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Archives for September 24, 2013

Which came first, the firm with a shop or the online business?

YOU’VE heard the one about the shop that decided to trade online, but how about the internet business that decided to open a shop?

That’s the story of Internet Gardener, a family-owned business that started out selling goods through a website but has now expanded into a showroom in Calverton.

The business can trace its origins back to an idea that one of the founding family, Andrew Baxter, had when he did work experience at a local garden centre.

He asked the owners whether they’d ever thought of launching a website, in a bid to open up a new market and sell to buyers across the country.

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But at the time it was not common and the garden centre decided not to pursue the proposal. The Baxter family, however, had other ideas.

Mum Sue, who was working at a local doctors’ surgery, recalls: “We were passionate gardeners. We looked at it as a family and our view was that it was a good idea, so Internet Gardener was born.

“I left the surgery and ran it on my own from a home office for about 18 months. I never left my desk – I was doing accounts, website population and customer service, and Andrew was working on products.

“We would even meet suppliers round the kitchen table. It was unbelievable – you just wouldn’t do it now.”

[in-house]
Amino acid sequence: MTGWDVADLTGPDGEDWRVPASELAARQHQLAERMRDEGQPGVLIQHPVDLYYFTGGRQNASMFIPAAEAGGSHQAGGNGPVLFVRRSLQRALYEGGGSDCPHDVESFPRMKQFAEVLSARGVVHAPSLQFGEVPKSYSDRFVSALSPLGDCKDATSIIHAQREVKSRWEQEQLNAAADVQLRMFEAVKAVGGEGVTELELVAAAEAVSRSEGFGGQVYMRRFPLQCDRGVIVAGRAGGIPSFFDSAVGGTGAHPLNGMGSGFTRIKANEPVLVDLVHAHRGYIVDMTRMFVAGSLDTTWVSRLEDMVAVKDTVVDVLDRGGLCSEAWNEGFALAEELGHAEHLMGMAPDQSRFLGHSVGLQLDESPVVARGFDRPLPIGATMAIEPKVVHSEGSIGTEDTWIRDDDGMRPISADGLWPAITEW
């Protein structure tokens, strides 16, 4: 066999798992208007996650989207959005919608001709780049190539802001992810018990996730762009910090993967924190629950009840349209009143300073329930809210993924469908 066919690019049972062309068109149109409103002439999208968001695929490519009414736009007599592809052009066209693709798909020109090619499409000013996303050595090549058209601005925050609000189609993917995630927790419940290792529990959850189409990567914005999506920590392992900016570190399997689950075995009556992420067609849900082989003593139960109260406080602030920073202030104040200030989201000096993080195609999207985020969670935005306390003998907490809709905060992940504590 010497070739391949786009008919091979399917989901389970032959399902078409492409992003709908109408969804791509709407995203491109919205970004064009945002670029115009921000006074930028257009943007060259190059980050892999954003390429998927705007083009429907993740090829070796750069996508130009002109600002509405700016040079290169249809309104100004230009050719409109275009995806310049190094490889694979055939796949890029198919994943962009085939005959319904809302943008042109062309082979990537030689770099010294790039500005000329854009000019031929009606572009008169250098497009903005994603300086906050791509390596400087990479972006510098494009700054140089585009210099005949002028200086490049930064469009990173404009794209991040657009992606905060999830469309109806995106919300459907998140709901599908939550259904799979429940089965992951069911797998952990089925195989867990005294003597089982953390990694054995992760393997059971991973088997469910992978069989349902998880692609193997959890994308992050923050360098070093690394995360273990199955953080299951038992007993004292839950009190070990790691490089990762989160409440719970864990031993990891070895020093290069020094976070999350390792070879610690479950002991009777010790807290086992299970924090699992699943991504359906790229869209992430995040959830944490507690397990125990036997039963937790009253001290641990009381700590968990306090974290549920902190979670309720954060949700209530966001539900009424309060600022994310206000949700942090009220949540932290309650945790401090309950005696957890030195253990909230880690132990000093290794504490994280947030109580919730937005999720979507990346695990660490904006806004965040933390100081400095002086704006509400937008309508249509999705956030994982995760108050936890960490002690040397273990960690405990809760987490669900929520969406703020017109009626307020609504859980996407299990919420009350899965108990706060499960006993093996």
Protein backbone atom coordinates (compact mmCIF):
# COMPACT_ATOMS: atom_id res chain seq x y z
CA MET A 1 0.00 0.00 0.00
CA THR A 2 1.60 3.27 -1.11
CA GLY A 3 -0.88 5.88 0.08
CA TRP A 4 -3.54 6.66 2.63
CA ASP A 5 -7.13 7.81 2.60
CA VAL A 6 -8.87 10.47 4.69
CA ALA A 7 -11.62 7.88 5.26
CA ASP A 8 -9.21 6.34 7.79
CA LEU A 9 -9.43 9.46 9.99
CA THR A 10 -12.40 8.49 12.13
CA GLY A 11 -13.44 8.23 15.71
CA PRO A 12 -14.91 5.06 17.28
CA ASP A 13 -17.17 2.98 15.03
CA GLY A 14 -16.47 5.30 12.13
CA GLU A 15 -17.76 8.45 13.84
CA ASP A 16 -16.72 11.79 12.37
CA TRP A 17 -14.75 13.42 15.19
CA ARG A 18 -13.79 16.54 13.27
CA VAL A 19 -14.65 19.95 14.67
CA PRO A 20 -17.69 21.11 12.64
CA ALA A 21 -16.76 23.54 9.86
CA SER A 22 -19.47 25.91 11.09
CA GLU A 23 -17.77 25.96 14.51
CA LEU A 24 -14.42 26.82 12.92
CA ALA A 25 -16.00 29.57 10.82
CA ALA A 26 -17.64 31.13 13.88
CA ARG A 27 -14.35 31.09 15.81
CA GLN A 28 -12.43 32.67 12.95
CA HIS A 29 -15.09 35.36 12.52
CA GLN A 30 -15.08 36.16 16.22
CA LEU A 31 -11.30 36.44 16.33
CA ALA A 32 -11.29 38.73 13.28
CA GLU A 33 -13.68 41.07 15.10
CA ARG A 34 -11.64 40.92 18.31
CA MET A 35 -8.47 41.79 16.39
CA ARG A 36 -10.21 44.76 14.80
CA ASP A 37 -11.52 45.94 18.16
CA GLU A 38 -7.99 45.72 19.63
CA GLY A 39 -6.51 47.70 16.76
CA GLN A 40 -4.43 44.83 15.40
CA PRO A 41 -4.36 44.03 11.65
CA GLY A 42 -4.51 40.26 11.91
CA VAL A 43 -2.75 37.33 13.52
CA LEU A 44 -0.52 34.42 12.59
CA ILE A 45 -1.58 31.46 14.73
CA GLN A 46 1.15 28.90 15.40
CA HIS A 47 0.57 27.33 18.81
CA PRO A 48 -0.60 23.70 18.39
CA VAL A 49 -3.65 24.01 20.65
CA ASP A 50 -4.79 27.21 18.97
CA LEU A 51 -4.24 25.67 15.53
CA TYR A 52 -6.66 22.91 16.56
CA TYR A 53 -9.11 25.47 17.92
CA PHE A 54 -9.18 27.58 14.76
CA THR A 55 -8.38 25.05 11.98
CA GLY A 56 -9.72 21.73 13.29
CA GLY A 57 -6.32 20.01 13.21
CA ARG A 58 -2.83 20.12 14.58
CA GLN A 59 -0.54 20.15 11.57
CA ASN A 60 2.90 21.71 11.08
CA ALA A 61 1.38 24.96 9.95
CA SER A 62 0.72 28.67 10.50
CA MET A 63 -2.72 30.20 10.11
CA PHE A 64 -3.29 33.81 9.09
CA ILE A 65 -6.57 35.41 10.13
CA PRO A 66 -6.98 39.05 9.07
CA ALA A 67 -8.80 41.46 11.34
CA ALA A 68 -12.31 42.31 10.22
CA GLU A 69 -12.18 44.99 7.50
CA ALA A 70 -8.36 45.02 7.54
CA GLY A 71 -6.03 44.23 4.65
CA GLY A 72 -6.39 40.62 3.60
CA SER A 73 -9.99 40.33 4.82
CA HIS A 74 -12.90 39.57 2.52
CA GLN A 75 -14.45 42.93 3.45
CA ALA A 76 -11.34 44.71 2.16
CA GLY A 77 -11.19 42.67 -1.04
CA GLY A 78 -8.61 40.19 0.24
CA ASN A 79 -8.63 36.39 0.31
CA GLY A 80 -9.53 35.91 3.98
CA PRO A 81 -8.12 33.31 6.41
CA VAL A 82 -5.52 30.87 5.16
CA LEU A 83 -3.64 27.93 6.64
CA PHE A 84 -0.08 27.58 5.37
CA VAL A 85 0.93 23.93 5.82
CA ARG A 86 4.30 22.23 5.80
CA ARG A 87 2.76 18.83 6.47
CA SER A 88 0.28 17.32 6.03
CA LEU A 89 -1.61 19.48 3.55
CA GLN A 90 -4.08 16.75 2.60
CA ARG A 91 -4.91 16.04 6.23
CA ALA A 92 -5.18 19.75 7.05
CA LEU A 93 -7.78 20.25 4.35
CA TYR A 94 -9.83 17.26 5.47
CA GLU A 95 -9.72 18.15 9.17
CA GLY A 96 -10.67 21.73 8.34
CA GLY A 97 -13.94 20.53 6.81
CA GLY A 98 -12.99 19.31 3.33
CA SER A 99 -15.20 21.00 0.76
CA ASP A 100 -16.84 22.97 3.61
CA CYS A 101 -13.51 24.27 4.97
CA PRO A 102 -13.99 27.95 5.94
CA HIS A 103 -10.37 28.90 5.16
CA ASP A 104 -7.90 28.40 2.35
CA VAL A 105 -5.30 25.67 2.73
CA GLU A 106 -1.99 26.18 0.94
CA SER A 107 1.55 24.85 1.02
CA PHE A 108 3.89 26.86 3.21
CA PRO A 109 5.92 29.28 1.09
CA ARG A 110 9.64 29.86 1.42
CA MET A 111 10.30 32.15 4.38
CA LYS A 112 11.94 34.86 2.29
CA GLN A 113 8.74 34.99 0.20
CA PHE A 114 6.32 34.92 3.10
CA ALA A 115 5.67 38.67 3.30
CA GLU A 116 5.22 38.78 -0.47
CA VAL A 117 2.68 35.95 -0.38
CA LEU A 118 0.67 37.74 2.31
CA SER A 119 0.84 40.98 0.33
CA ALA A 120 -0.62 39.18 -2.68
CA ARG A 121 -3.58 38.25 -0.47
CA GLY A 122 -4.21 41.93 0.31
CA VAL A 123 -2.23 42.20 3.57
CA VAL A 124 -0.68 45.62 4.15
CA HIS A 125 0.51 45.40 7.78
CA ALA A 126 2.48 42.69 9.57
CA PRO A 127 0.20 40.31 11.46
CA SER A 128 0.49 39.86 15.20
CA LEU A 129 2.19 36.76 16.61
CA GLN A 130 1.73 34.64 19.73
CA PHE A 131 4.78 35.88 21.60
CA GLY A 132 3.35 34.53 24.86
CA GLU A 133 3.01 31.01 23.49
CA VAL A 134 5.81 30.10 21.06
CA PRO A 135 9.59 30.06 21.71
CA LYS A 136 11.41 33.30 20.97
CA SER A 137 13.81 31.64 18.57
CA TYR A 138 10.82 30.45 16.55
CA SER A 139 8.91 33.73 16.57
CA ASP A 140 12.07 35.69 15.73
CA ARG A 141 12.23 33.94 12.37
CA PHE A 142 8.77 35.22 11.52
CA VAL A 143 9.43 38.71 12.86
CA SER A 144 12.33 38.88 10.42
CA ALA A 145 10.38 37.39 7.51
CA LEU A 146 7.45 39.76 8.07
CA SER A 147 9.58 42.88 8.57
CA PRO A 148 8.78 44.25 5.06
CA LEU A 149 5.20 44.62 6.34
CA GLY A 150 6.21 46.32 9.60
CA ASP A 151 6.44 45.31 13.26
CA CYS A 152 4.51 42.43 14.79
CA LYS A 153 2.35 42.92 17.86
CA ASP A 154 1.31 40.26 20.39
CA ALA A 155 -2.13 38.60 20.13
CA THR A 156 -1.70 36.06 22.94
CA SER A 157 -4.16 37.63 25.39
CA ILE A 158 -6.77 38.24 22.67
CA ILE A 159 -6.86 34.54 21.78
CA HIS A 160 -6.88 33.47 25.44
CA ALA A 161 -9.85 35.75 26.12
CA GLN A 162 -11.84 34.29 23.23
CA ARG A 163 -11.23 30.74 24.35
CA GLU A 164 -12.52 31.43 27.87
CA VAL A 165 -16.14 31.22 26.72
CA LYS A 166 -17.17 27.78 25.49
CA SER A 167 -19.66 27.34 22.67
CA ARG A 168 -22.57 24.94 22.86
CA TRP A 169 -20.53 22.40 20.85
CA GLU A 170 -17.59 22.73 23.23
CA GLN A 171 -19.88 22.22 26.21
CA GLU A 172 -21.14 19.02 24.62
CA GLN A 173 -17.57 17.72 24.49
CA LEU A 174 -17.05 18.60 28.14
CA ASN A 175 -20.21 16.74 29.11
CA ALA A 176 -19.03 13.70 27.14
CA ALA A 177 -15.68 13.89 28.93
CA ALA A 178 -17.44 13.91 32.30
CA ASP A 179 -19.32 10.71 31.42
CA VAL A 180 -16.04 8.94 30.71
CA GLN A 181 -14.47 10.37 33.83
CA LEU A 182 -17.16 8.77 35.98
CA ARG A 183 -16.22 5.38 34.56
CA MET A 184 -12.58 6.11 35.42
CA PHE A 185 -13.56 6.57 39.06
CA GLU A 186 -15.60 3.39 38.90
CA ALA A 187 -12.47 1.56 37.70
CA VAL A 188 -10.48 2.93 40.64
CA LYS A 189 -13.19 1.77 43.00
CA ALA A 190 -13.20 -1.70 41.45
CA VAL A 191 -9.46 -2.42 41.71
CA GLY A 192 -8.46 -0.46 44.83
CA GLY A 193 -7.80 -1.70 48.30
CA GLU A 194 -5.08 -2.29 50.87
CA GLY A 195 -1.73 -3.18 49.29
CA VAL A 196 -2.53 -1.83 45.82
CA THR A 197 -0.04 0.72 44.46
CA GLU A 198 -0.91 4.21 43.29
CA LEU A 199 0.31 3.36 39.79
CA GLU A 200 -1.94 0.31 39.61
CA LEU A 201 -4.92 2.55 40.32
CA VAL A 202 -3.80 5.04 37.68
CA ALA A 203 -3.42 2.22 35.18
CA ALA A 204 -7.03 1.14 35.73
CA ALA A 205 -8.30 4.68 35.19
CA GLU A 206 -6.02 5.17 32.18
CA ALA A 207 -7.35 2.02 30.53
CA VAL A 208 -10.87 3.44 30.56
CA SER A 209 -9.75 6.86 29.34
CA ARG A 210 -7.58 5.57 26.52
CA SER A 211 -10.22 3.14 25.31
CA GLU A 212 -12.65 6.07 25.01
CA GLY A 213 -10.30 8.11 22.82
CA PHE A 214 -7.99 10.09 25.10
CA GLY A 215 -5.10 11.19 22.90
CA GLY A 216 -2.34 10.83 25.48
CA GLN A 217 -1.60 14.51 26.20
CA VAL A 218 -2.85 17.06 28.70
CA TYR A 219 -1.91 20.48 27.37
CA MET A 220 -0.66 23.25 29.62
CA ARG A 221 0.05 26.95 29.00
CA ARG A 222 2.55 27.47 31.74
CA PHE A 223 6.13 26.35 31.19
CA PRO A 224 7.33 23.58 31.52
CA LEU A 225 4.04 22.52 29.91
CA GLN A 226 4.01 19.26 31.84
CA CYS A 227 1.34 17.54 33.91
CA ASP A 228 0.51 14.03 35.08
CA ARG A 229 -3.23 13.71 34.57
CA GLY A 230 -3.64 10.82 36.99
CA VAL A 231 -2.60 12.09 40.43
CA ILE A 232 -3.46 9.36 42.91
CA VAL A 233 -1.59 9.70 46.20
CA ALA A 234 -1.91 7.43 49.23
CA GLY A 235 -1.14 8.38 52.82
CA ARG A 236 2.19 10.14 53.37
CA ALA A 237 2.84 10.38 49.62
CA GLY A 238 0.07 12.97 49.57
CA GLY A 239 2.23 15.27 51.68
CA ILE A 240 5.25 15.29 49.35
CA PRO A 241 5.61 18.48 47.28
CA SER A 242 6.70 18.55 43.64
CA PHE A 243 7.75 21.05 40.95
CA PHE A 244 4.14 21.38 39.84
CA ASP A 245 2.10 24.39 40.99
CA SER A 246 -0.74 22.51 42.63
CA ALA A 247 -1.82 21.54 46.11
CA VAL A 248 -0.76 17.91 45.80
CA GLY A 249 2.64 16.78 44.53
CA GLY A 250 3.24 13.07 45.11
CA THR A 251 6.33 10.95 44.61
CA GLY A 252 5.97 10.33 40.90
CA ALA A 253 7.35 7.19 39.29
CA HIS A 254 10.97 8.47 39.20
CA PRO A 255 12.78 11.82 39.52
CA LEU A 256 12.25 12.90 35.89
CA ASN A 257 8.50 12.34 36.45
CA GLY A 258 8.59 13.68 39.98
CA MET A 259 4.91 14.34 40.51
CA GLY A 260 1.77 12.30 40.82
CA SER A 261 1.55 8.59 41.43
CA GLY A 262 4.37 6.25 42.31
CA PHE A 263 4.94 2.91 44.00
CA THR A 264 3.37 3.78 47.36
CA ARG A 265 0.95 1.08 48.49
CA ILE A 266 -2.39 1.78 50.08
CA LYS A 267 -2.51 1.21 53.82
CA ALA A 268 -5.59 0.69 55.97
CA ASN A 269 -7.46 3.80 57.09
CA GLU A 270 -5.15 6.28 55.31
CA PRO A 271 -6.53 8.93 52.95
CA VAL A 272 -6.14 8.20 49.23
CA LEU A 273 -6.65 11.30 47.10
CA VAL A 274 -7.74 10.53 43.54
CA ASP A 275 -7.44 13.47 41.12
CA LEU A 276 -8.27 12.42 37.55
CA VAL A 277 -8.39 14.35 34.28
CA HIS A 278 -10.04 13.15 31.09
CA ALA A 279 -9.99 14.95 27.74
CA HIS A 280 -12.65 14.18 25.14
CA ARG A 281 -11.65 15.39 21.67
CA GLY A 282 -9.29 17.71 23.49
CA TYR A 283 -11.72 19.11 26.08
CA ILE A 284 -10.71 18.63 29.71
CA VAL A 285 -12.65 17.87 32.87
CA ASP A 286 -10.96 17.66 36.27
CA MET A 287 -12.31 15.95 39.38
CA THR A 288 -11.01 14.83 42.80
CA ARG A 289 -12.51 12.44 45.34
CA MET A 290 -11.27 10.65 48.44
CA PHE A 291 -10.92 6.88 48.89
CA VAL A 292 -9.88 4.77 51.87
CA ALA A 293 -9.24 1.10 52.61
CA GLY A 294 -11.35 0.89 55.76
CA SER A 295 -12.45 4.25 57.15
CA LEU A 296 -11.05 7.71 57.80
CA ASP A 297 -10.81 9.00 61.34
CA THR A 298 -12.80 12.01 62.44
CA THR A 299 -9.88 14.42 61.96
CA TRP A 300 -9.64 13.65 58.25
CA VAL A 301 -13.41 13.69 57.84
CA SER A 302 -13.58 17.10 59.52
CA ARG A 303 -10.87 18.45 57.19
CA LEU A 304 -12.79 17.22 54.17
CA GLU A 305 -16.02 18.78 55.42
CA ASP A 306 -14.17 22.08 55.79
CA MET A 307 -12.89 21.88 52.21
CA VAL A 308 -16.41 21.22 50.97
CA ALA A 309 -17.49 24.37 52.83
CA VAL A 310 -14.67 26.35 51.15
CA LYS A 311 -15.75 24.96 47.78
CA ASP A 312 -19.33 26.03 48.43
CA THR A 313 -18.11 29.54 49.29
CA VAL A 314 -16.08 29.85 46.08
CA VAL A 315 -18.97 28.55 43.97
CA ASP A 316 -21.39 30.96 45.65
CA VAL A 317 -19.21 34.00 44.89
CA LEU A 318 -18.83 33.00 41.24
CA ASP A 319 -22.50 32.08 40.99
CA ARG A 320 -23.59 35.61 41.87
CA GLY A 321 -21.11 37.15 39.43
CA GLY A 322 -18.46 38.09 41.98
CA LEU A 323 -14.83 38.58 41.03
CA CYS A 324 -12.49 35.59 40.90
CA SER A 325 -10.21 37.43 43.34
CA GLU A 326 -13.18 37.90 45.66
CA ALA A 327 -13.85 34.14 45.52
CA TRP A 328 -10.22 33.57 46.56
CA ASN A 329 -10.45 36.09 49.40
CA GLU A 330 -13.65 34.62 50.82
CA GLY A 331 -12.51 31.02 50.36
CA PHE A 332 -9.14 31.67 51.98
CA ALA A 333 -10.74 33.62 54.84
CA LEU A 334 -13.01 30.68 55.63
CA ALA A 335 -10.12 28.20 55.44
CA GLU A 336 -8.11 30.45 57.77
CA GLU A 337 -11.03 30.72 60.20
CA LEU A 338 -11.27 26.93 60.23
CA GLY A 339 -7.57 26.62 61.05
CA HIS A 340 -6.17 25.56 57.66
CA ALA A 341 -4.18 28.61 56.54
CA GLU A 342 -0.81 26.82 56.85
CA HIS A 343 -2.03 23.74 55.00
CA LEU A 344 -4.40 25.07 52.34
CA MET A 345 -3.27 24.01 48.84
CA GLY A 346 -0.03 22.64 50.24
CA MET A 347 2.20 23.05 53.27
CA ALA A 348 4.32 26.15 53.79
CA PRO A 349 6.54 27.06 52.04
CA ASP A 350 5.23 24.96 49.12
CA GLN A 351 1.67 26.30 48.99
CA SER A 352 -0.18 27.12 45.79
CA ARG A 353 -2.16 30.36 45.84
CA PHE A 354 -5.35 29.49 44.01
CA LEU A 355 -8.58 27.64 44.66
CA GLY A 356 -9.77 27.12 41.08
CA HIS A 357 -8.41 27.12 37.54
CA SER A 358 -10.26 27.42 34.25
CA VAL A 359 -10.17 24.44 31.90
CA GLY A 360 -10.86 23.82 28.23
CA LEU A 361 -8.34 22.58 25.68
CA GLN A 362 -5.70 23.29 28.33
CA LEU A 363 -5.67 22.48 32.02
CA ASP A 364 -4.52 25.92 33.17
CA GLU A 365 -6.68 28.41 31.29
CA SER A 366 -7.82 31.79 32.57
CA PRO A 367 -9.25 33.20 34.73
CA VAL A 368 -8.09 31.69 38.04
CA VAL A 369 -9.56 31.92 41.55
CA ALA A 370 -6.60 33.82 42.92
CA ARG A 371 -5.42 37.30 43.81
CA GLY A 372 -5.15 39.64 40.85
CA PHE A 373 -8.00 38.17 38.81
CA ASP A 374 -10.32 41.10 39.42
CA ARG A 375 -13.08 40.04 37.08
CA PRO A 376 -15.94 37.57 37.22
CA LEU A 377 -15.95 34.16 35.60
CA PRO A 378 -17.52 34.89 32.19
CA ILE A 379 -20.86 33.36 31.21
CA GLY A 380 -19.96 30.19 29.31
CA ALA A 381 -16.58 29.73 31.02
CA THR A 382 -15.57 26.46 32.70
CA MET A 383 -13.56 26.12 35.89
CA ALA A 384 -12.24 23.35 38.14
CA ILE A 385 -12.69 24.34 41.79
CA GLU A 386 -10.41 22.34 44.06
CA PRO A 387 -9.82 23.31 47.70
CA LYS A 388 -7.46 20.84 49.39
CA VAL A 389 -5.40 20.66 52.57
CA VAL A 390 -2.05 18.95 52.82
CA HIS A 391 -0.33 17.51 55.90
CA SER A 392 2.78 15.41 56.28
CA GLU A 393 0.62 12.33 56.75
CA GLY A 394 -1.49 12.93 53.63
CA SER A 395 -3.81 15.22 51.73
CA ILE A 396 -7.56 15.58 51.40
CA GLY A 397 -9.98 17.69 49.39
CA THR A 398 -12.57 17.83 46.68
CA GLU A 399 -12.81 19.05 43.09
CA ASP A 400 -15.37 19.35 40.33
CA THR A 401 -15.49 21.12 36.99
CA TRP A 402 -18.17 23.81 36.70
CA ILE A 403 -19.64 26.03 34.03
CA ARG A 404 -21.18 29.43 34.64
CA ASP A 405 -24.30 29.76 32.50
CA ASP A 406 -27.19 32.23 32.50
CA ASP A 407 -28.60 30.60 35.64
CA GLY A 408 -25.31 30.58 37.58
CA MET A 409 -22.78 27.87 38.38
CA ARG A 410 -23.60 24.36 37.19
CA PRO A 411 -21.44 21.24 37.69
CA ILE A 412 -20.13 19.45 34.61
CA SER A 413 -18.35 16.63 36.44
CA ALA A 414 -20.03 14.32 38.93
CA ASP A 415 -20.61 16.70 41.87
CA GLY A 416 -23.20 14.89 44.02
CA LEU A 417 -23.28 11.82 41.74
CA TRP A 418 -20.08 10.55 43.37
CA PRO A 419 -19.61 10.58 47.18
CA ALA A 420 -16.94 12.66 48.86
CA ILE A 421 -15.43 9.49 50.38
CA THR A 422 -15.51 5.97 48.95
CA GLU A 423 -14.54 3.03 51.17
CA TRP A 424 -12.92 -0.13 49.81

She added: “We had to knock on the door of major suppliers, tell them we’d got a website and a home office. We really had to persuade them to believe in us – and they did.”

In its first year, 2006, Internet Gardener turned over £43,000. A year later, it had rocketed to £330,000. This year, it is on course to break through the £3 million barrier.

Mrs Baxter says: “We invested heavily in our website, and at the time there weren’t many people doing what we were doing. So we managed to get in with suppliers who wanted to have an online presence but didn’t have a means of doing it.”

Through the website, Internet Gardener was selling garden machinery, pots and planters, landscaping materials, furniture and outdoor living products.

Its model was simple – orders would come in through the website and stock would be dispatched from the suppliers, meaning the business did not have to carry expensive stock, keep it in a big warehouse or have a fleet of delivery vehicles.

The business did better than the Baxters expected, and it moved from their home into premises at the Sherwood Business Park in Daybrook. But expansion meant that within a year, the business had to move again, this time to Daleside House in Calverton.